Glaser: How about any other models that you look at. That's obviously one way to look at the market. Are there other ways that you keep an eye on things?
Lee: Another one is the Gordon Dividend Growth Model. So the market grows its dividends at a pretty consistent rate. It doesn't vary more than a couple of percentage points. If you take the market's current dividend yield and you add some kind of historical average dividend growth rate to it, you actually get a pretty good idea of what you can earn over the next 10 to 20 years.
The market yield is about 2 percentage points right now, a little under that. But dividend yield is actually a bit misleading because over the past 30 years, companies have turned more to share buybacks, so net share buybacks add maybe 0.5 percentage points to current yield. So that's 2.5%. And historically the per-share dividend growth has averaged about 1.5%. What you're looking at it again is a 4%-per-share real expected return for the market from this perspective. It's actually quite similar to the Shiller P/E forecast.
And I think this is actually quite a good future because you don't want a valuation metric to say something wildly different from another one; that suggests that somehow your valuation model is broken. So the Dividend Growth Model and the Shiller P/E tend to say the same things right now.
Glaser: If we are potentially looking at this 4% return type of environment or maybe lower than people have gotten used to, what are the investment implications of that? Is it that you should maybe think about reducing your stock exposure, or does it really depend again on that interest rate or your thoughts on interest rates?
Lee: We are going into the realm of market timing. This is a very dirty word. And I think it is justifiably a dirty word because the market's average return has historically been so high that attempts to time it have been very punishing.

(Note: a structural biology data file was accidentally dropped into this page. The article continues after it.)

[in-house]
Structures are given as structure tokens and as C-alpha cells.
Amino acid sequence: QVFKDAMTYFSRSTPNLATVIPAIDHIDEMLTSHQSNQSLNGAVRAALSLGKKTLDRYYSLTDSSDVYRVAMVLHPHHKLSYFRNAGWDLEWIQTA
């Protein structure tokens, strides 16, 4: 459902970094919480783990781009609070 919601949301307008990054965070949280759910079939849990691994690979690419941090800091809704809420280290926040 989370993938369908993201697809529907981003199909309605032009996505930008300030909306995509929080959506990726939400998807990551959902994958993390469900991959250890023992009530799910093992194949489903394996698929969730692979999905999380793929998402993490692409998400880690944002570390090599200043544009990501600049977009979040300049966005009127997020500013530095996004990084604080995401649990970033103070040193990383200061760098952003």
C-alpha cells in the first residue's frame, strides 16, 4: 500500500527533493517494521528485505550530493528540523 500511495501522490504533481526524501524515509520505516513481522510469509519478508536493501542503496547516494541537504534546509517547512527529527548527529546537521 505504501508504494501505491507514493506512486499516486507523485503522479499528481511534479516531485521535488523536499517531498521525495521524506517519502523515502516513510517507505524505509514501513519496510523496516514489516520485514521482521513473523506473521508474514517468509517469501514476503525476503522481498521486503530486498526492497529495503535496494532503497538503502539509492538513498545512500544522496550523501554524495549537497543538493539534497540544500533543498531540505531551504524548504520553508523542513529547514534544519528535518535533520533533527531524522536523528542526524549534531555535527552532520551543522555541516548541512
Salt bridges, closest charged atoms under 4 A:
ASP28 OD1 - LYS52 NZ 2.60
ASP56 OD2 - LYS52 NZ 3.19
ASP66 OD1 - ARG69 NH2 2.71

So, right now the Shiller P/E and even the Dividend Growth Model aren't screaming "Get out of the market right now." For me it is uncomfortable, but it is not at the level where you should say, "I am going to pull all my cash out of the market." That I think is very foolish.
What it does say, I think, is that you should moderate your expectations for what's going to happen in the future and that maybe on the margin you should reduce some of your U.S.-equity risk exposure.
Glaser: But if you are looking to, on the margin, reduce your U.S. upgrade exposure, where is there to go? What other asset classes maybe look a little bit better right now?
Lee: There is really nowhere to hide because interest rates are low worldwide. One place to look at is emerging markets. These are some of the most loathed countries right now. Everyone loves the U.S. because the U.S. has rallied tremendously over the past five years. Emerging markets rallied after the financial crises, but over the past three years they've been about flat. People tend to extrapolate the recent past into the future indefinitely. People think the U.S. is wonderful, rah-rah, and that emerging markets are ugly. "Look at China; it is going through a slowdown."
I think valuations for emerging markets are reasonably attractive right now, especially in relation to low interest rates. The MSCI emerging markets index yields about 3% right now, and if you believe that emerging markets will experience faster per-share real earnings growth--I think on the level of 3% is a fair bet--then you can expect something close to about 6% real over a long period of time.
Now, I have to caution that this forecast is actually a little bit iffier because a lot of it depends on what China is going to do. Some people say that China is in a massive credit bubble and that a lot of the earnings during the past decade have been driven artificially by it. I think there might be some merit to that, so you should maybe deduct a percentage point from this forecast. So, maybe 5% is a more reasonable expected return for emerging markets.
Glaser: Sam, thanks for your thoughts on valuation today.
Lee: Glad to be here.
Glaser: For Morningstar, I am Jeremy Glaser.